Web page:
We also ordered a cheesy garlic bread, because there isn’t much to dislike about the epicentre of the bread/garlic/cheese Venn diagram. This was a bought-in ciabatta or panino halved and toasted with cheese and some garlic. It cost five pounds, and felt slightly sharply priced at that, mainly because it was lacking in firepower from the garlic.

“It’s a bit generic” said Zoë. “This is all your fault” she added, “because you’ve gotten me used to all the artisan shit. I would have lapped this up before I met you.”

“Are you complaining?” 

I asked the question because I knew the answer: when Zoë and I got together she was a korma eater with an aversion to tomatoes, but years later she can wax lyrical about fresh heritage tomatoes with burrata, khachapuri, or Clay’s ghee roast chicken with the best of them.

“Not at all.” She had a suspicious look on her face, but that might have been because she’d just caught sight of the ketchup bottle on the table. “But it’s frustrating – it wouldn’t take much to really ramp this dish up.” I tended to agree, although mainly I’d have added industrial quantities of garlic.

As the evening progressed a beautiful crimson sunset materialised on the far side of Blake’s Lock, and you could almost believe that things were normal again, that there were no such things as variants and amber lists, anti-vaxxers and virus deniers, people refusing to wear a mask or get a test. Instead there was just a pub table, my favourite person on the other side of it, a crisp pint of Estrella in front of me, empty plates with more on the way. Nothing but goodness, in fact: what a wonderful world it can still be, if you let it.

My reverie was interrupted by our main courses arriving a little more briskly than I’d have liked. But again, it didn’t feel like a significant issue: I imagine many pubs and restaurants are still finding their rhythm when it comes to serving diners. I had chosen the only main course to specifically reference Turkey, the meatballs, and I thoroughly enjoyed it. The meatballs themselves were nicely coarse and well-seasoned, not suspiciously homogeneous and smooth. They were served with slices of fried aubergine. It’s a vegetable I often struggle to like but the Fisherman’s Cottage had cooked it nicely, with a good texture, some crispiness and none of the mulchiness aubergine can sometimes have.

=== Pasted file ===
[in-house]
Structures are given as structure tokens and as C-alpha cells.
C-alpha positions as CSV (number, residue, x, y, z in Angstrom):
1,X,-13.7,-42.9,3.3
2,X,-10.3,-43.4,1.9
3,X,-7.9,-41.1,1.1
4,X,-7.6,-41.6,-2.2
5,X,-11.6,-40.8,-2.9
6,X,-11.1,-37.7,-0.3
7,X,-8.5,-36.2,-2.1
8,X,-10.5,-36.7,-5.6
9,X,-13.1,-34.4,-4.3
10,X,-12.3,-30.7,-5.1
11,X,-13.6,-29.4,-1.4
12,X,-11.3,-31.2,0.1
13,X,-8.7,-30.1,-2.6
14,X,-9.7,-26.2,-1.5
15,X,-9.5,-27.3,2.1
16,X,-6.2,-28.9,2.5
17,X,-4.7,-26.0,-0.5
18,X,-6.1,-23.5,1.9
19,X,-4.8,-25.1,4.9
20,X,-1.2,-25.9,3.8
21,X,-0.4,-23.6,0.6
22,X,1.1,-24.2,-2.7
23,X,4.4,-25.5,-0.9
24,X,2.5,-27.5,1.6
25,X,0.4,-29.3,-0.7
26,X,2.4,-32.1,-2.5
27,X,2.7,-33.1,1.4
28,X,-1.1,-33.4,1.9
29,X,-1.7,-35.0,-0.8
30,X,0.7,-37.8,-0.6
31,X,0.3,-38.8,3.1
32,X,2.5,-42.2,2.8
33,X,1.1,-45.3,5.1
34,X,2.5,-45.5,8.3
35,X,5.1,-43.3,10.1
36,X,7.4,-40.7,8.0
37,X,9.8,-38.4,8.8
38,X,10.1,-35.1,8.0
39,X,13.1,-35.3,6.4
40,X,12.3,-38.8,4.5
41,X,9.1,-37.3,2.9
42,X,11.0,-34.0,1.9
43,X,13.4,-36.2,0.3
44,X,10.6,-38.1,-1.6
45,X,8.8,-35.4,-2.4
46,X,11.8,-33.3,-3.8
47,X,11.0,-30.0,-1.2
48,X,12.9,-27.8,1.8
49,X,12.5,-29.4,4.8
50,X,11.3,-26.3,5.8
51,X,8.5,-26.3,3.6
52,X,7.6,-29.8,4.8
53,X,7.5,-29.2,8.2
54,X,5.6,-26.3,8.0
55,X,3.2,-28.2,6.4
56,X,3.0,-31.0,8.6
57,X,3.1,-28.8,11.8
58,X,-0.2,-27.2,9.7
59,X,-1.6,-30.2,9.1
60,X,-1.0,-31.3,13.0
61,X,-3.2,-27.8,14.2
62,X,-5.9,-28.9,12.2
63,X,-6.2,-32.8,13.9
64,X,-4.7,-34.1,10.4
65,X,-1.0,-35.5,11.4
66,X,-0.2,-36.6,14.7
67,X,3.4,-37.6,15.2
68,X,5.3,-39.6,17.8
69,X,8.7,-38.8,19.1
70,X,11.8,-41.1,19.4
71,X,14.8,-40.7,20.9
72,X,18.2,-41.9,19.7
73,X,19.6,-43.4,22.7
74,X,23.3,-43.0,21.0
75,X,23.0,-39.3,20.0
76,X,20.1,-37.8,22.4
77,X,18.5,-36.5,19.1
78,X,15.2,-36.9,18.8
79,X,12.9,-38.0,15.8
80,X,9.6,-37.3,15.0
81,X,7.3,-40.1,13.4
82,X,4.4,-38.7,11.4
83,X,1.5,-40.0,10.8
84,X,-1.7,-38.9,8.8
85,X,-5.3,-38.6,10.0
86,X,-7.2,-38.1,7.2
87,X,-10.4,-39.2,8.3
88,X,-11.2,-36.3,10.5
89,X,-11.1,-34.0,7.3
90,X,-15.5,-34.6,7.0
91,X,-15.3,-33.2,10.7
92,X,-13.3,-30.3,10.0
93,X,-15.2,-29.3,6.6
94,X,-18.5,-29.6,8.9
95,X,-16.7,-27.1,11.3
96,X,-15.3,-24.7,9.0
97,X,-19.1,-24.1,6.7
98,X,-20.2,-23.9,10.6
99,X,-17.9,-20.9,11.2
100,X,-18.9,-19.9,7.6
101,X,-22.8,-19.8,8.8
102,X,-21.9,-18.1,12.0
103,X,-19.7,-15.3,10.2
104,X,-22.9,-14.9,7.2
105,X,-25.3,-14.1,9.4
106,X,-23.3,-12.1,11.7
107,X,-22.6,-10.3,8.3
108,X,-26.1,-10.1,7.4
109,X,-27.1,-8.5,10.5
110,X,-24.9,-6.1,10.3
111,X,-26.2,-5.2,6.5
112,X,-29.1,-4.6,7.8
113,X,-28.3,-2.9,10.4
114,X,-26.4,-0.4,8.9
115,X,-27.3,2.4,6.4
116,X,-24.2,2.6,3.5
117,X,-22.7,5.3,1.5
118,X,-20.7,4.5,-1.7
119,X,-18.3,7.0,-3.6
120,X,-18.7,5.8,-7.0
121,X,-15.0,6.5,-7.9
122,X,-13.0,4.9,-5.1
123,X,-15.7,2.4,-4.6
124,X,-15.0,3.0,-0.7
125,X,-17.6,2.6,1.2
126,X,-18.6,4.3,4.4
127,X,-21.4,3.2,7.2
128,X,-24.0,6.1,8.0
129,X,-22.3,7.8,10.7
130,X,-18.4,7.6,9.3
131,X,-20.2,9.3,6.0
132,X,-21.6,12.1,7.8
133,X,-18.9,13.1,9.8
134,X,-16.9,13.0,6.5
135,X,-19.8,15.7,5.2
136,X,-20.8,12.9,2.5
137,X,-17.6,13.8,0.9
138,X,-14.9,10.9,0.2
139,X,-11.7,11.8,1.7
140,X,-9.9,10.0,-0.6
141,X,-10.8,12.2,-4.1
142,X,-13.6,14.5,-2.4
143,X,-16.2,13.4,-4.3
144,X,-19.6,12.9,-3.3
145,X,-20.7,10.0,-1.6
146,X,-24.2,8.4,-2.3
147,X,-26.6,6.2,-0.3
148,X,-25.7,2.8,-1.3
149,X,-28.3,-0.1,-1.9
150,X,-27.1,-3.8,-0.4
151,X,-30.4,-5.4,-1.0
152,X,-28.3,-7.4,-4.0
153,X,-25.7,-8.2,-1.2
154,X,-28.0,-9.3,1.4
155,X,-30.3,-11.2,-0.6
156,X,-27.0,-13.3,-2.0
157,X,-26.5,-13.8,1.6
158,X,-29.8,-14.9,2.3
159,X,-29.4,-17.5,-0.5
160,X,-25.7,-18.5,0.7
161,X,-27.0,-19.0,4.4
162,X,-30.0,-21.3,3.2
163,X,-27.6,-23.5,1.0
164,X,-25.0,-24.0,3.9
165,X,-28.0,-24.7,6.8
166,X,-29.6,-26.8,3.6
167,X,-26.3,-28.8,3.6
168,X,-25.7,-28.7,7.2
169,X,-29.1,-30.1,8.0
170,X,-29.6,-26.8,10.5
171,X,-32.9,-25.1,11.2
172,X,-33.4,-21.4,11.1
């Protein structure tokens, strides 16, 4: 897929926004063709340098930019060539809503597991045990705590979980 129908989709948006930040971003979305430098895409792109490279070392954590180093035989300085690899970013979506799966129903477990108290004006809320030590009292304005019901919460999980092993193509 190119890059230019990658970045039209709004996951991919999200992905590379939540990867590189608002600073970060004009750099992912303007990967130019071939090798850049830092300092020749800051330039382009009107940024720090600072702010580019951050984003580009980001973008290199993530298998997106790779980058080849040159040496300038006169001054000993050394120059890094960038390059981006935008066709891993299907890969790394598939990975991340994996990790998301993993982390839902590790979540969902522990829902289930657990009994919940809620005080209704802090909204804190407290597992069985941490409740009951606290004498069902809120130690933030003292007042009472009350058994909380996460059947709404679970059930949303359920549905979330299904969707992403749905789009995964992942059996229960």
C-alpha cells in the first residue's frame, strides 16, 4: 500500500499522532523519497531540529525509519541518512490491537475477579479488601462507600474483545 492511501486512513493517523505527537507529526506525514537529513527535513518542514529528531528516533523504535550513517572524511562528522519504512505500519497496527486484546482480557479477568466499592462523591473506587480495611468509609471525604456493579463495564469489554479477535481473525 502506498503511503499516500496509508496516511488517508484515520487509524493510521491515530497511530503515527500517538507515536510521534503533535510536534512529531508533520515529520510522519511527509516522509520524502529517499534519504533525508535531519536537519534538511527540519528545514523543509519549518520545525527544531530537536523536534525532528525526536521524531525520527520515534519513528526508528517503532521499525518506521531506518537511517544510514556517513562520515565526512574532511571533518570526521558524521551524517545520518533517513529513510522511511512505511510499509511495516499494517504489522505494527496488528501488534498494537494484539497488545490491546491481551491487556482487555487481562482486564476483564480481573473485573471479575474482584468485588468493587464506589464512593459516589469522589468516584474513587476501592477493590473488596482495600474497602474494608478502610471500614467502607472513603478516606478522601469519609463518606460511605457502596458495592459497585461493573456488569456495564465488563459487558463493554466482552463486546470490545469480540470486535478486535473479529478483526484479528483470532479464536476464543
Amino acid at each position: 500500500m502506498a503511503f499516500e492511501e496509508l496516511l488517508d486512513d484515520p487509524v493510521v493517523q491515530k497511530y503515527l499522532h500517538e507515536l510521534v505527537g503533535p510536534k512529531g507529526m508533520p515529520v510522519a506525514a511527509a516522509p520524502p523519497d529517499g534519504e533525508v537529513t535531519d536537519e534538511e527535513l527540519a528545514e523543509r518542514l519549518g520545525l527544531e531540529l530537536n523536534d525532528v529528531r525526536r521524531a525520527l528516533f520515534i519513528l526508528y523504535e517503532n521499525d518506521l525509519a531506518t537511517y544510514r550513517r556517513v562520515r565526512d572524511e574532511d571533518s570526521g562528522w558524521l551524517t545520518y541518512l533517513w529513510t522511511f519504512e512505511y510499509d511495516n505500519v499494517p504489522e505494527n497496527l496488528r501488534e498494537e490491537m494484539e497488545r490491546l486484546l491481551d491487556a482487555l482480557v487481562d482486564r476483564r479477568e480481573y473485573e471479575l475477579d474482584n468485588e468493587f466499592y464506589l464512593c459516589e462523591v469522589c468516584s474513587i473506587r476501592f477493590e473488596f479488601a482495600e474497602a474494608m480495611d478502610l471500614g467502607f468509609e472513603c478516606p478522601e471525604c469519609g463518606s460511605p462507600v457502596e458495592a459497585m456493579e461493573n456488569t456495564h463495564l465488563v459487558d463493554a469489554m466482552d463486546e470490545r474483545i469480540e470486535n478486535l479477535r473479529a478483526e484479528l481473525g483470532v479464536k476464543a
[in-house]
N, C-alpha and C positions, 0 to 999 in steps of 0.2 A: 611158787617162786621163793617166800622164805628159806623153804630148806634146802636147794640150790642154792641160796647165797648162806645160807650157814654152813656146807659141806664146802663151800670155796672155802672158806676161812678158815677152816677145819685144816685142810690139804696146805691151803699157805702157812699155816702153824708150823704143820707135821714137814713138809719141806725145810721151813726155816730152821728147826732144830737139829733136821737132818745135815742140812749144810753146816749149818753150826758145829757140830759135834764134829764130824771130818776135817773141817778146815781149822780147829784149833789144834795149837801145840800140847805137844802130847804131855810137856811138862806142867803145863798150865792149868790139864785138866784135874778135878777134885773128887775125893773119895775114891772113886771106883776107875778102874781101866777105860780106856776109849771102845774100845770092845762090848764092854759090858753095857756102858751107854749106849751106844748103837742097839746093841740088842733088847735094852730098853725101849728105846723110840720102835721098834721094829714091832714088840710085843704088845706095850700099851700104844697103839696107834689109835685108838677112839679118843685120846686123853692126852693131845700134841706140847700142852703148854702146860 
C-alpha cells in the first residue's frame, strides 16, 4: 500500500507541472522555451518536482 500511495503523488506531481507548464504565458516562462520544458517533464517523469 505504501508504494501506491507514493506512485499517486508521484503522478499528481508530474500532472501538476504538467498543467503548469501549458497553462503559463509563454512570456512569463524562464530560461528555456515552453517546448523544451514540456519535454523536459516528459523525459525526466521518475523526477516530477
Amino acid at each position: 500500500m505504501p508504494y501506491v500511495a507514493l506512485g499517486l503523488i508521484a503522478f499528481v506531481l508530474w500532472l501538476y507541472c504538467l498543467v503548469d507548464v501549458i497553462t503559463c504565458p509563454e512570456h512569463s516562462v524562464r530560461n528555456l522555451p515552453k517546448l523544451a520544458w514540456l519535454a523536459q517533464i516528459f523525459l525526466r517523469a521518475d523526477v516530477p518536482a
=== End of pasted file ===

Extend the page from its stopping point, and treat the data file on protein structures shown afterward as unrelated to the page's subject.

Aubergine is pretty inescapable in Turkish cuisine. One Turkish aubergine dish is called imam bayildi which translates as “the imam fainted” – apparently from pleasure, according to a folk tale. I couldn’t quite match that, but I was definitely pleasantly surprised. The whole thing was rounded off by a beautiful, sweet, thick tomato sauce, a pile of white rice and a little foliage. It was a satisfying, unpretentious plate of food and felt like decent value at eleven pounds fifty.

Zoë had decided to brave the pizza section of the menu – a relatively new addition, according to the Fisherman’s Cottage’s Instagram feed – and had chosen one with chicken, caramelised onion and gorgonzola. She really enjoyed it, and made relatively short work of it, and the pieces I tried were pretty good – the chicken and sweet onion worked nicely together, though I thought it needed more of the gorgonzola to bring it all together.

I think she liked it more than I did, though – the base is rolled by hand and the whole thing is cooked in an oven on a pizza steel, but the dough was lacking any lift or bubbling which left the crust feeling a bit flat. In fairness, in that respect it was no different to the pizzas at sadly-departed Tuscany, down the Oxford Road, but the price of this pizza – fifteen pounds – felt on the steep side.

“I don’t think it’s that bad for pricing” said Zoë. “You’d pay that much for a Romana pizza at Pizza Express.”

“It’s more expensive than Papa Gee, though.”

“Anyway, I think it’s very good. I’d order it again.”

The weird thing about having paid your bill at the start is that there isn’t that moment to bring your meal to a close and add that full stop at the end. Service, incidentally, was friendly, efficient and masked, even though we were outside. I’m used to drinking outside in places with a little buzz – the Nag’s, of course, and my favourite right now, the Castle Tap. But it was a pleasant feeling to enjoy a meal surrounded by other people – sitting in the cold outside La’De Kitchen in Woodley on a chilly April evening or being the only people outside Crispy Dosa just doesn’t impart the same warm glow you get from being part of something bigger than you. As we all emerge from our own personal lockdowns, at varying speeds, I imagine there’s more of this to come.

While we waited for the wait staff to take our plates away we compared notes and, with a sense of relief, both decided that we’d enjoyed what we’d eaten. It does feel a little, to me anyway, that the Fisherman’s Cottage is playing it safe with a menu that tries to cover as many bases as possible. That’s understandable, especially at a time when every paying customer counts, but my favourite things on the menu were the Turkish dishes, and it did make me wish that there was more of that on offer. But then Muren Atkins has run restaurants in Turkey, England and the Caribbean, so maybe she’s more interested in offering something more international.